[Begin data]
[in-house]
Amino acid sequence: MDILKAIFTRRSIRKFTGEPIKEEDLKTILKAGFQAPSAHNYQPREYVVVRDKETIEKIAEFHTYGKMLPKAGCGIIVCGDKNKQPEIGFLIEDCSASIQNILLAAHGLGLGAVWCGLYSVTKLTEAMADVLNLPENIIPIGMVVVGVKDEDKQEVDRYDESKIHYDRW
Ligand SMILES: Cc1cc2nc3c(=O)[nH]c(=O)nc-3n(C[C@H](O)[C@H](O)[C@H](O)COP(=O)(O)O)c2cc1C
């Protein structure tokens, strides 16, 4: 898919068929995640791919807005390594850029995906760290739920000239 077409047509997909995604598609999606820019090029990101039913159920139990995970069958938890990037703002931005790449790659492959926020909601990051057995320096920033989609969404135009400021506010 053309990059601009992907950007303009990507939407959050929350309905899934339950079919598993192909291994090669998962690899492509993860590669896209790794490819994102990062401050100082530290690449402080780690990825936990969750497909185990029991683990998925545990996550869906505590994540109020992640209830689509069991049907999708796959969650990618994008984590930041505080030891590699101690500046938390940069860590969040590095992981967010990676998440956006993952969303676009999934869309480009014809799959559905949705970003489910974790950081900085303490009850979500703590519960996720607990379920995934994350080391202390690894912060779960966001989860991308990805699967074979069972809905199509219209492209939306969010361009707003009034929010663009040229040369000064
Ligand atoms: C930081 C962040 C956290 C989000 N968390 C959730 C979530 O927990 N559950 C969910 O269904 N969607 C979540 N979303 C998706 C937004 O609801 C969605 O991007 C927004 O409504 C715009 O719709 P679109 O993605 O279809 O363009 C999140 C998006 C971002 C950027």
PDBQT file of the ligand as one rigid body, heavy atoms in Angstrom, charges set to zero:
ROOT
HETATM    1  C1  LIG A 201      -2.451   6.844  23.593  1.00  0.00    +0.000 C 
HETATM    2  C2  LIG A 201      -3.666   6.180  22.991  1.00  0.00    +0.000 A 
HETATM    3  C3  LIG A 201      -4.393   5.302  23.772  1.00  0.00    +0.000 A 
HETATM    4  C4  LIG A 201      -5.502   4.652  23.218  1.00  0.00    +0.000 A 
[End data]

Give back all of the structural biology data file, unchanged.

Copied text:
[in-house]
Amino acid sequence: MDILKAIFTRRSIRKFTGEPIKEEDLKTILKAGFQAPSAHNYQPREYVVVRDKETIEKIAEFHTYGKMLPKAGCGIIVCGDKNKQPEIGFLIEDCSASIQNILLAAHGLGLGAVWCGLYSVTKLTEAMADVLNLPENIIPIGMVVVGVKDEDKQEVDRYDESKIHYDRW
Ligand SMILES: Cc1cc2nc3c(=O)[nH]c(=O)nc-3n(C[C@H](O)[C@H](O)[C@H](O)COP(=O)(O)O)c2cc1C
């Protein structure tokens, strides 16, 4: 898919068929995640791919807005390594850029995906760290739920000239 077409047509997909995604598609999606820019090029990101039913159920139990995970069958938890990037703002931005790449790659492959926020909601990051057995320096920033989609969404135009400021506010 053309990059601009992907950007303009990507939407959050929350309905899934339950079919598993192909291994090669998962690899492509993860590669896209790794490819994102990062401050100082530290690449402080780690990825936990969750497909185990029991683990998925545990996550869906505590994540109020992640209830689509069991049907999708796959969650990618994008984590930041505080030891590699101690500046938390940069860590969040590095992981967010990676998440956006993952969303676009999934869309480009014809799959559905949705970003489910974790950081900085303490009850979500703590519960996720607990379920995934994350080391202390690894912060779960966001989860991308990805699967074979069972809905199509219209492209939306969010361009707003009034929010663009040229040369000064
Ligand atoms: C930081 C962040 C956290 C989000 N968390 C959730 C979530 O927990 N559950 C969910 O269904 N969607 C979540 N979303 C998706 C937004 O609801 C969605 O991007 C927004 O409504 C715009 O719709 P679109 O993605 O279809 O363009 C999140 C998006 C971002 C950027």
PDBQT file of the ligand as one rigid body, heavy atoms in Angstrom, charges set to zero:
ROOT
HETATM    1  C1  LIG A 201      -2.451   6.844  23.593  1.00  0.00    +0.000 C 
HETATM    2  C2  LIG A 201      -3.666   6.180  22.991  1.00  0.00    +0.000 A 
HETATM    3  C3  LIG A 201      -4.393   5.302  23.772  1.00  0.00    +0.000 A 
HETATM    4  C4  LIG A 201      -5.502   4.652  23.218  1.00  0.00    +0.000 A 